By the People, the Library’s crowdsourcing transcription project, is rallying readers to complete 500 pages from the “Civil War Soldiers: Disabled but not disheartened” campaign before Memorial Day. These were gathered by journalist and chaplain William Oland Bourne as part of a left-handed penmanship competition for Union soldiers who had lost their right hand or arm during the conflict. Here, Michelle Krowl, a historian in the Manuscript Division, writes about one of the soldiers in Bourne’s penmanship contest.
“It was a day long to be remembered by those engaged in it, and by millions of liberty loving people,” Private Alfred D. Whitehouse recalled of the first battle of Bull Run near Manassas, Virginia, on July 21, 1861. That day certainly changed Whitehouse’s life – he suffered a wound that led to the amputation of his right arm and the end of his military service.
Born in 1839 in London, Whitehouse immigrated to the United States in 1849. His family settled in New York City, where Whitehouse became a sign painter. In February 1859, he enlisted in Company D, 8th Regiment New York State Militia, known as the “Washington Grays.” Upon the outbreak of the Civil War in April 1861, Company D marched south, first to Annapolis and Baltimore, then to the Kalorama section of Washington, where the men mustered in as three-month recruits. Few people on either side of the war anticipated the conflict would last longer than that. Company D soon joined General Irwin McDowell’s forces, aiming to drive Confederate forces under General P. G. T. Beauregard from Manassas Junction.
On July 21, “a beautiful Sunday morning, calm, and serene, to [sic] sacred to be disturbed by the horrid din of battle,” Whitehouse remembered, Federal and Confederate forces clashed in the first major land battle of the Civil War. It resulted in the rout of the Union army. Around 3 p.m., a minie ball pierced Whitehouse’s right arm about two inches above the elbow. He was taken prisoner by the Confederates and transported to Richmond. Surgeons amputated his right arm so near the shoulder that he could not wear an artificial arm.
Following his parole in October 1861, Whitehouse returned to New York City where he was discharged for disability in November. After having given his right arm to save the Union, Whitehouse became a naturalized U.S. citizen in December 1861.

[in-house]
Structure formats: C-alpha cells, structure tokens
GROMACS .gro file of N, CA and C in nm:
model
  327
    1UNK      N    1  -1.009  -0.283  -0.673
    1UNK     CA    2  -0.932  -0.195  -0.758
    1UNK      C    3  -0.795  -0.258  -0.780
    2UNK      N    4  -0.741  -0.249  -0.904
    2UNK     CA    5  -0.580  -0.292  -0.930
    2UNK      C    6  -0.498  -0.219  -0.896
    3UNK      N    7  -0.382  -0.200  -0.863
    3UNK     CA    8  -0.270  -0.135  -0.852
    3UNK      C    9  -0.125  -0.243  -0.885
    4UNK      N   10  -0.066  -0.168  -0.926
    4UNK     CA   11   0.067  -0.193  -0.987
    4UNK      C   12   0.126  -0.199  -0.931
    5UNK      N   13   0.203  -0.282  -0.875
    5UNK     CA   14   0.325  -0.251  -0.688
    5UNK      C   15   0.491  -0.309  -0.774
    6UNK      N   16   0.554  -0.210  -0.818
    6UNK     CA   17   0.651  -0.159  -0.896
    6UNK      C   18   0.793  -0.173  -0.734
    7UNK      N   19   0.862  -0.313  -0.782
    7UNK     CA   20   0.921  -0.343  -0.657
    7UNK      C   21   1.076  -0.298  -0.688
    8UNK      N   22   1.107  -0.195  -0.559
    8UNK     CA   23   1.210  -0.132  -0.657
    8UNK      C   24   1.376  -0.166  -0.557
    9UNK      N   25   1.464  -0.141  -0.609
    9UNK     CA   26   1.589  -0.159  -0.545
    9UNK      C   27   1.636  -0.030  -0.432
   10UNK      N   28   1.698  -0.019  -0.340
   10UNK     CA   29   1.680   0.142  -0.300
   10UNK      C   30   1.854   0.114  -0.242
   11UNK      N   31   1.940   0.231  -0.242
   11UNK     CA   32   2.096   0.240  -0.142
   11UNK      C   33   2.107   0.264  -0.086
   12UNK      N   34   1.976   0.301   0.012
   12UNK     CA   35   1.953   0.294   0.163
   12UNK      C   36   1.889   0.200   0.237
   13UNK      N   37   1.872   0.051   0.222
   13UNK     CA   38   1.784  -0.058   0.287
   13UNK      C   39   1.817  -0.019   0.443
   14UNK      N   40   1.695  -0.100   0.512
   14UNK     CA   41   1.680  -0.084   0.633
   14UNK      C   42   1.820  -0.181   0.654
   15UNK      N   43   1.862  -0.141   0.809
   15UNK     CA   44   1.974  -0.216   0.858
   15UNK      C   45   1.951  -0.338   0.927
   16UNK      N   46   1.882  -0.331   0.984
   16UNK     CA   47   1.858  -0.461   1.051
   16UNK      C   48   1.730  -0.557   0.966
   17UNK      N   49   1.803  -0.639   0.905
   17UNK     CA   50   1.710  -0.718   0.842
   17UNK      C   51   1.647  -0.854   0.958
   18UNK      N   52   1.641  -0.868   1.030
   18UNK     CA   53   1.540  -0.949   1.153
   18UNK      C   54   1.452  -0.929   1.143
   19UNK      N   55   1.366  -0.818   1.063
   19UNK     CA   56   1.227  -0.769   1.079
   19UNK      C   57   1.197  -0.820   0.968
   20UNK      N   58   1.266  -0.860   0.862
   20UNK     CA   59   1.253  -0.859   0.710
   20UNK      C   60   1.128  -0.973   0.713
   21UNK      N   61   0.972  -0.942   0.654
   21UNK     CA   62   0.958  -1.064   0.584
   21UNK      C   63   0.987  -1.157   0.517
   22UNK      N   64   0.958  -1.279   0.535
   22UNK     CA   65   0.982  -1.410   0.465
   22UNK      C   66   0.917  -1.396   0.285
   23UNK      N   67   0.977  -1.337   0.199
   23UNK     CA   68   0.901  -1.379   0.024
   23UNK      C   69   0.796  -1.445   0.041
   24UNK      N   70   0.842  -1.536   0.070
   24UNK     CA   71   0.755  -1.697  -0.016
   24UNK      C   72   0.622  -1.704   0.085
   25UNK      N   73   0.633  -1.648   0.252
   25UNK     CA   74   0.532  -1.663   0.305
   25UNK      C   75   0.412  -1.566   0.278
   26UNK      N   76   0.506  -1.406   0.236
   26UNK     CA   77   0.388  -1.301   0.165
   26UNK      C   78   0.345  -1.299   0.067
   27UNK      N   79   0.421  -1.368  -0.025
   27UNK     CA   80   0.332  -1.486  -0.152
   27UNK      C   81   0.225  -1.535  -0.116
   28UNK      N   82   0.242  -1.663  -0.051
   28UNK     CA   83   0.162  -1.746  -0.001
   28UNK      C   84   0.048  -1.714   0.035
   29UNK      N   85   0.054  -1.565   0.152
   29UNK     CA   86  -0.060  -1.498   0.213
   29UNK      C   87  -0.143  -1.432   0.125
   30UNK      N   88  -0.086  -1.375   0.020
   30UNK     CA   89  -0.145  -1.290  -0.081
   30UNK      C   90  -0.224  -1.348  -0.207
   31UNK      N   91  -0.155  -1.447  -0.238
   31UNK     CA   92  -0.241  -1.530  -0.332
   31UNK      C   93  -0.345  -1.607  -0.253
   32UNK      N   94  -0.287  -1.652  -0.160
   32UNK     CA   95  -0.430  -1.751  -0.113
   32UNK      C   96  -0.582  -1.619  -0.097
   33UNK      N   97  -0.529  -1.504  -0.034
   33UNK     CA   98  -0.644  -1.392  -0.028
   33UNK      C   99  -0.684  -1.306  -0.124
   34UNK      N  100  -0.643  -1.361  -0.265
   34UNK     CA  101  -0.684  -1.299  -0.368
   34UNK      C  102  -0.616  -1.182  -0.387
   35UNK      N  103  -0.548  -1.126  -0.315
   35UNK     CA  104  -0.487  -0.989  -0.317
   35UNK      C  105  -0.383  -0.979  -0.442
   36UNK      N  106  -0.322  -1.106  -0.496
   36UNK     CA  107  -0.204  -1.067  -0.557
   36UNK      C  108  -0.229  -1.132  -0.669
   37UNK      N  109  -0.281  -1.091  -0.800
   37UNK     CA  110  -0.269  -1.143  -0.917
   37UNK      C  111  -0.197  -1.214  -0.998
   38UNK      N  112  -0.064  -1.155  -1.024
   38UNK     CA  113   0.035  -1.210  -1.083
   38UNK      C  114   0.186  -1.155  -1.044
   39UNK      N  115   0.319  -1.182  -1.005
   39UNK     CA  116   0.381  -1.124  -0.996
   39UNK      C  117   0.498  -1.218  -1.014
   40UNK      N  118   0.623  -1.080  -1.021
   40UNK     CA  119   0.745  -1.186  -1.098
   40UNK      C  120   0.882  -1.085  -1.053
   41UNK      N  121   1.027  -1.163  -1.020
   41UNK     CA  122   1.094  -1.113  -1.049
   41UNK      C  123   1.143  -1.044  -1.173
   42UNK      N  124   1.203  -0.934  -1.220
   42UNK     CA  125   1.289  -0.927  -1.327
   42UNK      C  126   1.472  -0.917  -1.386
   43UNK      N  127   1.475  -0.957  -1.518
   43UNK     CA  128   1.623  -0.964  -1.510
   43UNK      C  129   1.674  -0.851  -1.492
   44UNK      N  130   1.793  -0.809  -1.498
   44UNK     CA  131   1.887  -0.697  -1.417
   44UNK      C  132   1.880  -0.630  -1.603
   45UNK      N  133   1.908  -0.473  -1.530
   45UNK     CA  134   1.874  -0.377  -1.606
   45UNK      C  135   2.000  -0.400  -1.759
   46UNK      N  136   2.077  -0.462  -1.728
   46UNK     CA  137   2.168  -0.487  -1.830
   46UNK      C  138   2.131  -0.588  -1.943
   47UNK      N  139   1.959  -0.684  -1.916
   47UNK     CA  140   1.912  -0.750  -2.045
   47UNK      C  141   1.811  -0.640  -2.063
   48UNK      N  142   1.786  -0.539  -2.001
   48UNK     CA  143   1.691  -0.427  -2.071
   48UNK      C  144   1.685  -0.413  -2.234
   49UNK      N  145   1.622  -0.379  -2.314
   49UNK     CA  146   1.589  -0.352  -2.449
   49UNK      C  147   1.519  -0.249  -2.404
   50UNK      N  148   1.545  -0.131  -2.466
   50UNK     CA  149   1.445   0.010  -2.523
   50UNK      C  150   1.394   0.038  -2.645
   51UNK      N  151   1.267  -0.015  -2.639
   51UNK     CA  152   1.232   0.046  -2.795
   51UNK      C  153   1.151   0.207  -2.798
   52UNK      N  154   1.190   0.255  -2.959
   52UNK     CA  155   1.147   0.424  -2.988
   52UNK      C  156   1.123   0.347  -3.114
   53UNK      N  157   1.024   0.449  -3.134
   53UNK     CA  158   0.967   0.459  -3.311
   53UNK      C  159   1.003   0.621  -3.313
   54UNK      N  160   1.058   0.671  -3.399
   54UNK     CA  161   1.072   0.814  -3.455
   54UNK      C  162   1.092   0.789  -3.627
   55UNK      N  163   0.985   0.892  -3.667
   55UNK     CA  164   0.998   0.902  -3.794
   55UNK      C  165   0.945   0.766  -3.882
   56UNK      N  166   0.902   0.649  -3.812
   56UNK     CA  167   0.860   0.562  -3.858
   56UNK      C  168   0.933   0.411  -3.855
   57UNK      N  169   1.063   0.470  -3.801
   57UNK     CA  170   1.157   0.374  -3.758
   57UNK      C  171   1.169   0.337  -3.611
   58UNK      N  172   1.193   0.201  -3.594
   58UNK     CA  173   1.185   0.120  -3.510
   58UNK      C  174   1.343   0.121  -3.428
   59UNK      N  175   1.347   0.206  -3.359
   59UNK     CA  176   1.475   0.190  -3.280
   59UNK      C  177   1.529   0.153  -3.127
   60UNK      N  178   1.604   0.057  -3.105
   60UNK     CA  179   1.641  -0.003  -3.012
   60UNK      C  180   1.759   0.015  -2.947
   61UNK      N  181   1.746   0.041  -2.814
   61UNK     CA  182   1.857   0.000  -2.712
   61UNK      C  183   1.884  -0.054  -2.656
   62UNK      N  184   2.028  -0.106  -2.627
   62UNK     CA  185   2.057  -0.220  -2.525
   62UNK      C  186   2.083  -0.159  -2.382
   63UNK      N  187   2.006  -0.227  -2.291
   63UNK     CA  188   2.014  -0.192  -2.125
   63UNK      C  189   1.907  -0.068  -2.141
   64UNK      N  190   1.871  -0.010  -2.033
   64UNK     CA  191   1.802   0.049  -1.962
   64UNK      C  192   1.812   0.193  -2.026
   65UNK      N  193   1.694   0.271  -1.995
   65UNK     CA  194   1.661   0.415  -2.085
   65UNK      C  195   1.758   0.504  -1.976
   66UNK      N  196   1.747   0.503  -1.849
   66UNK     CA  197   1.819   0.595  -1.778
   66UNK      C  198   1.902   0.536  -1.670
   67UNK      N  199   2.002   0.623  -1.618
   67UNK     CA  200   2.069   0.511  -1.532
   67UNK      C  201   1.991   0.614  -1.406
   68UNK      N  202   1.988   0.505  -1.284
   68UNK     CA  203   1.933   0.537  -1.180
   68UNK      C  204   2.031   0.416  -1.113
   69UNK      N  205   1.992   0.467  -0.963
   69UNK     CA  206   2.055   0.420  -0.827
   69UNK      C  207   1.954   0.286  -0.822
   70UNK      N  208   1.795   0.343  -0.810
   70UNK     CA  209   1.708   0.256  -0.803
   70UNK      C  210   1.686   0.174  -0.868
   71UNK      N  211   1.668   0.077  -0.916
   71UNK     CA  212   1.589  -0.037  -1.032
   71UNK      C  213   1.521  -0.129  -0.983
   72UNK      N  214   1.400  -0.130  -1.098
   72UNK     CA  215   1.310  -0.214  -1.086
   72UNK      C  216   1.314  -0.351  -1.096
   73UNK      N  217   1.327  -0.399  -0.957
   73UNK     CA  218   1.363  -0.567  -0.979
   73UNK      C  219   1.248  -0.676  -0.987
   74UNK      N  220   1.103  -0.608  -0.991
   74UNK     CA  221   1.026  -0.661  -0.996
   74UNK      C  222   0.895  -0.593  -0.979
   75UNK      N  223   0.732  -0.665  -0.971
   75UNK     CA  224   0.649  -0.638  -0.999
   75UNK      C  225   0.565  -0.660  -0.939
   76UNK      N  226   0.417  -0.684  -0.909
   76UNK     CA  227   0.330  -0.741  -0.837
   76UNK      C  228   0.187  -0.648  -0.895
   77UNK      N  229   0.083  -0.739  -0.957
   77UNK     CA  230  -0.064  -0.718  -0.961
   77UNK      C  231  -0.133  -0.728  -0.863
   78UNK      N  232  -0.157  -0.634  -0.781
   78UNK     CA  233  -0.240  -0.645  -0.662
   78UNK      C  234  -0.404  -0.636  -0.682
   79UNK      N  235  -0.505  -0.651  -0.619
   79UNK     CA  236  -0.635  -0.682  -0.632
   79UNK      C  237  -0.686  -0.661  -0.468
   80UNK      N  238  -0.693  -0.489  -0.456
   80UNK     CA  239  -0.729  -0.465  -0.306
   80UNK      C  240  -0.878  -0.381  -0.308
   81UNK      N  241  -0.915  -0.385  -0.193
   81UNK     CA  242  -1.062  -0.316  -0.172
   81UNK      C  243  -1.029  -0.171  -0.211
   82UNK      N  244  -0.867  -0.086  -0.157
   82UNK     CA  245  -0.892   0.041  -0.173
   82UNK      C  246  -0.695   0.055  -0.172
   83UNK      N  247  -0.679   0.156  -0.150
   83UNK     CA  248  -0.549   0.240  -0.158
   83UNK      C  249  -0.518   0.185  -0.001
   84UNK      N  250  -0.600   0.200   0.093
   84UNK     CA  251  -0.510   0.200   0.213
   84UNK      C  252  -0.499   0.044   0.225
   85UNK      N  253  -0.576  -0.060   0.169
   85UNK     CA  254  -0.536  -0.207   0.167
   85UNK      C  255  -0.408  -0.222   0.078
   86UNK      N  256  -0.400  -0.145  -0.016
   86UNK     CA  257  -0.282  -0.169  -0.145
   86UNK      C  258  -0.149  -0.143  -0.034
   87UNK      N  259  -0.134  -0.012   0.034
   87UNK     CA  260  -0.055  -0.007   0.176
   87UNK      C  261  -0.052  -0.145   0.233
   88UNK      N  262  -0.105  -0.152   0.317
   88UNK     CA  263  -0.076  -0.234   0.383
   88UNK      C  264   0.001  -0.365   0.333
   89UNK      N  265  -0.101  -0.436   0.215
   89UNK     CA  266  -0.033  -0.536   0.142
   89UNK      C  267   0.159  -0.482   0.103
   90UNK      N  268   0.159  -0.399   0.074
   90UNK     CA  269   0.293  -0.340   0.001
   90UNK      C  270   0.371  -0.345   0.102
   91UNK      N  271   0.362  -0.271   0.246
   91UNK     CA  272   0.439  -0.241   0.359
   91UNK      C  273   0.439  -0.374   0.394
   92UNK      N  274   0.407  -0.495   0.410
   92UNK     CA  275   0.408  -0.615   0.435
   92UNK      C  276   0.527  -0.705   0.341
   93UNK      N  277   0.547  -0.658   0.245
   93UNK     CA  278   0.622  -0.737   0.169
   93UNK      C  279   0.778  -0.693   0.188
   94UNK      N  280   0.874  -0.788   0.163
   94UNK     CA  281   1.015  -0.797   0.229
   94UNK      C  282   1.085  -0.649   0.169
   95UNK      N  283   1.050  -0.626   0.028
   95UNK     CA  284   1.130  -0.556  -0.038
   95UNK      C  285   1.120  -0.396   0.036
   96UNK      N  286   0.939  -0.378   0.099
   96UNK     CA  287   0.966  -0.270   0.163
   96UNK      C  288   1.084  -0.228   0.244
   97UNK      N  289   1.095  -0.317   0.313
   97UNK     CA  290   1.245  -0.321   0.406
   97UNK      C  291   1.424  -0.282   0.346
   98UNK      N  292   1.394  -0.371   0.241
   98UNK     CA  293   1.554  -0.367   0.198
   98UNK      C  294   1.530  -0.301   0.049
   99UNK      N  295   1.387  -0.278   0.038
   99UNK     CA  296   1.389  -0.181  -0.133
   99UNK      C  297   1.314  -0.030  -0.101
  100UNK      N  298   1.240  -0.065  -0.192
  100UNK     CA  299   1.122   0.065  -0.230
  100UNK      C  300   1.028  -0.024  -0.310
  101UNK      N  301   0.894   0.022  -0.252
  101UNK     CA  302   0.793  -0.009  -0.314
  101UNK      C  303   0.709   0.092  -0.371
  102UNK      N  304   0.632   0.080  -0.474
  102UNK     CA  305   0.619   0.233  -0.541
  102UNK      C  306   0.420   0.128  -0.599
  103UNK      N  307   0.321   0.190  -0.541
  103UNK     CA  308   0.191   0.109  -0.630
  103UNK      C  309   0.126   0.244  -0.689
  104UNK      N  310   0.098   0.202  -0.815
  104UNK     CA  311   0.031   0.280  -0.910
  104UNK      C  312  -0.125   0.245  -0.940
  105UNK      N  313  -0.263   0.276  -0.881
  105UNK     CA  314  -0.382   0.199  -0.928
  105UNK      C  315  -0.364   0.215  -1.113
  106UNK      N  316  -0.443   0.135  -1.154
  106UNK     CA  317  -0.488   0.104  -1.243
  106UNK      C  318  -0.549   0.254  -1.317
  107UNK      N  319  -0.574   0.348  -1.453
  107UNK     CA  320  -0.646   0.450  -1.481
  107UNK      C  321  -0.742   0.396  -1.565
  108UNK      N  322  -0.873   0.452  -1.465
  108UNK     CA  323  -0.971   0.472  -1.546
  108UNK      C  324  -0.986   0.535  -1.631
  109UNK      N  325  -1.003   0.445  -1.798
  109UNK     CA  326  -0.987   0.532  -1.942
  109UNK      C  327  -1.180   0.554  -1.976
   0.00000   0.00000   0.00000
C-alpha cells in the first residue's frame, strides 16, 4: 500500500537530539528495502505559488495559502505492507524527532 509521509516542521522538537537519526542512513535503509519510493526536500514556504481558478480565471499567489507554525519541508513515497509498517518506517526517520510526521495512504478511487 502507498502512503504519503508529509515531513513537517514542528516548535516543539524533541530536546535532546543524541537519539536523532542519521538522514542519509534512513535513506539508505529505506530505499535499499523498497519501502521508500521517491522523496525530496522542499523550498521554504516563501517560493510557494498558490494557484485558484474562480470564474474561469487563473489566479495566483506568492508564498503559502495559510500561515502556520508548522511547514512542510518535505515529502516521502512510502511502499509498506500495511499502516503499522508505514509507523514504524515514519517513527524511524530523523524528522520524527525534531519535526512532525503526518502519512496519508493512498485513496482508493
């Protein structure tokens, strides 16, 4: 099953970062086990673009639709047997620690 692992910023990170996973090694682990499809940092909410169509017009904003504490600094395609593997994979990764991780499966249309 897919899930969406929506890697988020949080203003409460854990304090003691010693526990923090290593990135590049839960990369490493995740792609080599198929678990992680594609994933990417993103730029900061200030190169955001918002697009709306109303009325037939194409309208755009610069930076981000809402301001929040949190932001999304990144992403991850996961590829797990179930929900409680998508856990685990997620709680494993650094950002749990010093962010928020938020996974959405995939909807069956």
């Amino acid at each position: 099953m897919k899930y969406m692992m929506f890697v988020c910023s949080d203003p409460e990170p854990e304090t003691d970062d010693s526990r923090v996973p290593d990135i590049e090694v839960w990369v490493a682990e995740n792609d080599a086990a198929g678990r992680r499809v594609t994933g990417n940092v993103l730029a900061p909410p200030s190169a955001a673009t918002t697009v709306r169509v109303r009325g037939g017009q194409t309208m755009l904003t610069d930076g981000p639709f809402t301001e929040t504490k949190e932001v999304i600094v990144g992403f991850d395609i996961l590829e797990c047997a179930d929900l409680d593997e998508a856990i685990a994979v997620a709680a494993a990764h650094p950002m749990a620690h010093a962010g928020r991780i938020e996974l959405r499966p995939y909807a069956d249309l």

His war now over, Whitehouse secured a government pension for his war wound, married his wife Mercy, returned to sign painting and mastered left-handed penmanship. When Bourne’s The Soldier’s Friend newspaper sponsored left-hand penmanship contests in 1866 and 1867 for previously right-handed disabled veterans, Whitehouse entered both contests. His first essay, awarded a twenty-dollar prize for ornamental penmanship, recounted his military service and feelings about the war effort.
“I thank God who hath spared my life, to see Victory and Peace,” he closed his essay, “although at a terrible sacrifice.” His more ornate second entry included his photograph and poetry, the theme of one poem urging Americans to give disabled veterans “work that we can do.”
Government records, city directories, and other sources document that Whitehouse continued to make a living with sign painting and civil service positions (clerk, watchman) in the New York City area. He and Mercy had six children, four of whom lived to adulthood. Mercy died in January 1919, and Alfred followed his wife of nearly fifty-four years the following month. They are buried in Green-Wood Cemetery in Brooklyn, New York.
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